Neither major party has anything to celebrate following the results of the first major political election since last June.

The story today has been about a disappointing result for Labour. The Party had been raising expectations in recent weeks, with its ambitions to take Barnet, Wandsworth, Kensington and Chelsea, and even Westminster; yet in the end Labour gained none of these. Ambitions of turning the capital red would have been the changing of the tides that Corbyn needed to show his party that – finally – the public were on-board with his vision for the country and he was on the march to Number 10. It didn’t happen.

This gave the Conservatives an opportunity to laud holding councils as “victories”, while concealing its own disappointing performance. It wasn’t a story of Conservative success. Theresa May and the Conservative leadership will be breathing a sigh of relief – the momentum behind Windrush and Amber Rudd’s departure from the Home Office could have gutted their support in some areas, particularly in the capital.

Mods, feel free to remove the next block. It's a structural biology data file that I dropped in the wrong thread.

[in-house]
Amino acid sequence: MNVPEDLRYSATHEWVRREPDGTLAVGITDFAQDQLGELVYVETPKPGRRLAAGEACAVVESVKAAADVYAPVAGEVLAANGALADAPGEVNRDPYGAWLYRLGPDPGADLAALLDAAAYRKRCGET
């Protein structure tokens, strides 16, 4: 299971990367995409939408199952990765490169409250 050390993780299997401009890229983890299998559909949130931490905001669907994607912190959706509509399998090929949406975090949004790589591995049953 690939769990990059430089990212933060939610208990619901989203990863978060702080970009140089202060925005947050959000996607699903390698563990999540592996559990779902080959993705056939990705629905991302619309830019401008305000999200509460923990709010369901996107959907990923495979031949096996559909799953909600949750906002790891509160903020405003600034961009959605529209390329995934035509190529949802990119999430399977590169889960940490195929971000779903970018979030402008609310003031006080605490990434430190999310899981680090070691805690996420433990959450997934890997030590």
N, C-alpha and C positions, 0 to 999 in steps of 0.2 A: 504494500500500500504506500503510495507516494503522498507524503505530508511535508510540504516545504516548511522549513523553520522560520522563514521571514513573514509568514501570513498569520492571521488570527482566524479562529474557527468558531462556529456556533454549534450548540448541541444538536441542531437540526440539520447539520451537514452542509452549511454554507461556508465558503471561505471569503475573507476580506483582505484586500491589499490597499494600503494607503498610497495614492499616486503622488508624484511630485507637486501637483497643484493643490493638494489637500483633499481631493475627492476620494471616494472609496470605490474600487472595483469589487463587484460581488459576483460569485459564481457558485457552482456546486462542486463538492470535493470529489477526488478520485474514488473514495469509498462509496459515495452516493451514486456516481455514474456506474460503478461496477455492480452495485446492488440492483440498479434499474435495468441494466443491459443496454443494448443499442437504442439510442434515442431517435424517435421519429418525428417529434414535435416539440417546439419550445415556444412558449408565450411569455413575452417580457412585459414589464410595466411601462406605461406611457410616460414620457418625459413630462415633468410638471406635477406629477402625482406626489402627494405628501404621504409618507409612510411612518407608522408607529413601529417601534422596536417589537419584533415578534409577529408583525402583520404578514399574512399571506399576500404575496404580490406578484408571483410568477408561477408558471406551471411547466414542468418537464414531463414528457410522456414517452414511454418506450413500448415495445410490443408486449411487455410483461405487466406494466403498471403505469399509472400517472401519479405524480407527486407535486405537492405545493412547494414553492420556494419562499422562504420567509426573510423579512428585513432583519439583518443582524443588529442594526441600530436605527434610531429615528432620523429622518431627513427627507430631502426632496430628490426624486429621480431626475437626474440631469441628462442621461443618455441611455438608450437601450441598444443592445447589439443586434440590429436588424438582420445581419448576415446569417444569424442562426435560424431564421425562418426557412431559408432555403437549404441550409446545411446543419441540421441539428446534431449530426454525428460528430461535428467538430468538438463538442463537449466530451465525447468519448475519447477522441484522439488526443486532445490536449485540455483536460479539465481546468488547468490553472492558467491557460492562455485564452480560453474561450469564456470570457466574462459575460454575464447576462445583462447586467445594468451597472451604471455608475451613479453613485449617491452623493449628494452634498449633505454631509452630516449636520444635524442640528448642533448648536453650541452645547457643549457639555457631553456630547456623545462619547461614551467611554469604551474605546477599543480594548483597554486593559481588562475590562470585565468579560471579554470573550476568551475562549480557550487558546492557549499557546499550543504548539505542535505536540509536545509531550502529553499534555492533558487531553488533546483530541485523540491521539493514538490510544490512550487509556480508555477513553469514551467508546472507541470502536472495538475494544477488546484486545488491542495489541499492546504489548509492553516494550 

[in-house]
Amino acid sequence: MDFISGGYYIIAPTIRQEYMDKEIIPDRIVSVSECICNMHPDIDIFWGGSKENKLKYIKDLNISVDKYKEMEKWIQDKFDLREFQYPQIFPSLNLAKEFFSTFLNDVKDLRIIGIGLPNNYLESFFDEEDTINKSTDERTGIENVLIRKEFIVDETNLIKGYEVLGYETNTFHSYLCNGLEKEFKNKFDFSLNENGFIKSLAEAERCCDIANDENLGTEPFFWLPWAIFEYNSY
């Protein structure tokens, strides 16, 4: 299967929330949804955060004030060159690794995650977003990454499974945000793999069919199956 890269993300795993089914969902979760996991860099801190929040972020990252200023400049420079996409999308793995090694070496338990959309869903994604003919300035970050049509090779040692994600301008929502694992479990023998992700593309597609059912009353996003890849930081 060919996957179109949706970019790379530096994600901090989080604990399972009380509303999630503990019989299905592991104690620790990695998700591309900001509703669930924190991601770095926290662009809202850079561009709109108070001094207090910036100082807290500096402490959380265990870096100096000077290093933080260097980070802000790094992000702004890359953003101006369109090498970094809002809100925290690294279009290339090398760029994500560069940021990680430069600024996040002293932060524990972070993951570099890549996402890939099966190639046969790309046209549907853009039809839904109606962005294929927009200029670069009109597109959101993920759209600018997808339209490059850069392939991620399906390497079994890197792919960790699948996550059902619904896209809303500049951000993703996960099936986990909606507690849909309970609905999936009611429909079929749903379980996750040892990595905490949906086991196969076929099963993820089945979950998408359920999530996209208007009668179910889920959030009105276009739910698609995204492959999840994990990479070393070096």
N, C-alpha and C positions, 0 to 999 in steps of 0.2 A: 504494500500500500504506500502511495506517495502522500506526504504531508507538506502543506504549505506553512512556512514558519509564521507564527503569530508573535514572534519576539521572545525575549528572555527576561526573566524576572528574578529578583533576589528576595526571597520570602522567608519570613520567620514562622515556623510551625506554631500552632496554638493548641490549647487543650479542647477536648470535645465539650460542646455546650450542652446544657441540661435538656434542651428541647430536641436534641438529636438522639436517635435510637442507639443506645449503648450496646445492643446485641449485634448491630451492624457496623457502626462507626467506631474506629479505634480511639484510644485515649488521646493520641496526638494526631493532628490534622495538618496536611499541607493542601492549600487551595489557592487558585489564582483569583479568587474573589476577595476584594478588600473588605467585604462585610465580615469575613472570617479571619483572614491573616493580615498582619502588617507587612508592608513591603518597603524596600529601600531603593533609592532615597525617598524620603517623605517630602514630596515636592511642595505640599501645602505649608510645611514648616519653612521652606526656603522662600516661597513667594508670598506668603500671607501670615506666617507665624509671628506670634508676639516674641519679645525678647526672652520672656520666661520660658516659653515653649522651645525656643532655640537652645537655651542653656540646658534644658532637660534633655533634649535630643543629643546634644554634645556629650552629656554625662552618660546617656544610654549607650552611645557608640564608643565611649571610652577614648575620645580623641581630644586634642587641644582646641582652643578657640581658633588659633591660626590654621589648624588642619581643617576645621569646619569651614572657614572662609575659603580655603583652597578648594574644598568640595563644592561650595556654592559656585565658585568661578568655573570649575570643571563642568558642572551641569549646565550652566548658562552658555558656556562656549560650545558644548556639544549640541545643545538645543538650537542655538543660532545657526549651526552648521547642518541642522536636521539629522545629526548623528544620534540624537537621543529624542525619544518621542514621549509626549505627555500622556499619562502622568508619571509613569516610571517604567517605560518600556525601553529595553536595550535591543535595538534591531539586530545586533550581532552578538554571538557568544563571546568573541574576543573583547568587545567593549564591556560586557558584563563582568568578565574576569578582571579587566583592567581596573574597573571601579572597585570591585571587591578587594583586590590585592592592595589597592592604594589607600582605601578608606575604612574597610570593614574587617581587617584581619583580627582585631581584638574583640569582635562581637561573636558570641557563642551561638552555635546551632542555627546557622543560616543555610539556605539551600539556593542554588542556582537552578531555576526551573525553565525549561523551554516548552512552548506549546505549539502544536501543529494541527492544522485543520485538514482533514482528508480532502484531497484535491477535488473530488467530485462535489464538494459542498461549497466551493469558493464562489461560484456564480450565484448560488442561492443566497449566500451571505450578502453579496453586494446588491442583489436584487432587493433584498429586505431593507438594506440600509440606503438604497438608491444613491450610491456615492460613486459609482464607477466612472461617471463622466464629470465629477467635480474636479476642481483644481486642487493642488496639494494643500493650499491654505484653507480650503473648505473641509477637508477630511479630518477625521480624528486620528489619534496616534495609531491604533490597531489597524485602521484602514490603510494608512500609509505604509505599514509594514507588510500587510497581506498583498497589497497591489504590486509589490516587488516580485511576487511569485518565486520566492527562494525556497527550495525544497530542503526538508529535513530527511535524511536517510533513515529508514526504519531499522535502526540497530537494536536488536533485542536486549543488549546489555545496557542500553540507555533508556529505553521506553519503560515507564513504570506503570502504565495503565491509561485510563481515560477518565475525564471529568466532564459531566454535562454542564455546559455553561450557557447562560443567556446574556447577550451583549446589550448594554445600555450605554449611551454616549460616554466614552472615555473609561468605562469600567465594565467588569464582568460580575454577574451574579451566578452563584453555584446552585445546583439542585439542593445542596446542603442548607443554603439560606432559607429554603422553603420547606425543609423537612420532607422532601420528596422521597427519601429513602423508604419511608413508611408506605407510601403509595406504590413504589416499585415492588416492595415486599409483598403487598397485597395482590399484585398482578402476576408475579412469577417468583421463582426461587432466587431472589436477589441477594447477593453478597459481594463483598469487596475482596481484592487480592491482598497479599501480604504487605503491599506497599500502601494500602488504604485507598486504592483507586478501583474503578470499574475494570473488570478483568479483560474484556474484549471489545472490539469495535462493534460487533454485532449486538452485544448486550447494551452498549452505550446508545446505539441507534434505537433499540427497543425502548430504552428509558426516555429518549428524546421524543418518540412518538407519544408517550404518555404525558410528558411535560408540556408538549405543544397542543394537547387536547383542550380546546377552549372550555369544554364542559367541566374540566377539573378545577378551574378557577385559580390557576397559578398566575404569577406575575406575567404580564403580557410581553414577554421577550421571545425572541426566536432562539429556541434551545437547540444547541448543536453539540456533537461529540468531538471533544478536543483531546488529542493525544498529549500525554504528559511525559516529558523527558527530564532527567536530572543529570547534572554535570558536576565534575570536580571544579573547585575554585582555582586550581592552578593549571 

Perhaps the only solace for the major parties is the collapse of the UKIP vote, which has benefitted both major parties, flattering their otherwise meagre results.

Neither party leader will find succour from these election results, but neither are they bad enough to warrant a serious challenge their positions. The signal from the electorate appears to be that they don’t want a change, at least not yet.

But it would seem that Brexit is still dominating and stagnating voting intention. The Conservatives have gained support, mainly from areas that voted to leave the EU. According to professor Sir John Curtice and others, the Conservative vote is up by 13 points where more than 60% backed Leave – largely because of UKIP’s collapse. However, they note that the Conservatives have dropped by one point in areas where less than 45% voted Leave. Theresa May’s on-going battles over Brexit continue.

Indeed, leadership and fractures within the two main parties are likely to be the concern of many voters. Neither May nor Corbyn have a firm grip on their party, with attempts to undermine their leadership at every turn. But for business, the message is that the status quo remains with no sign of immediate change.

By Kenneth Pritchard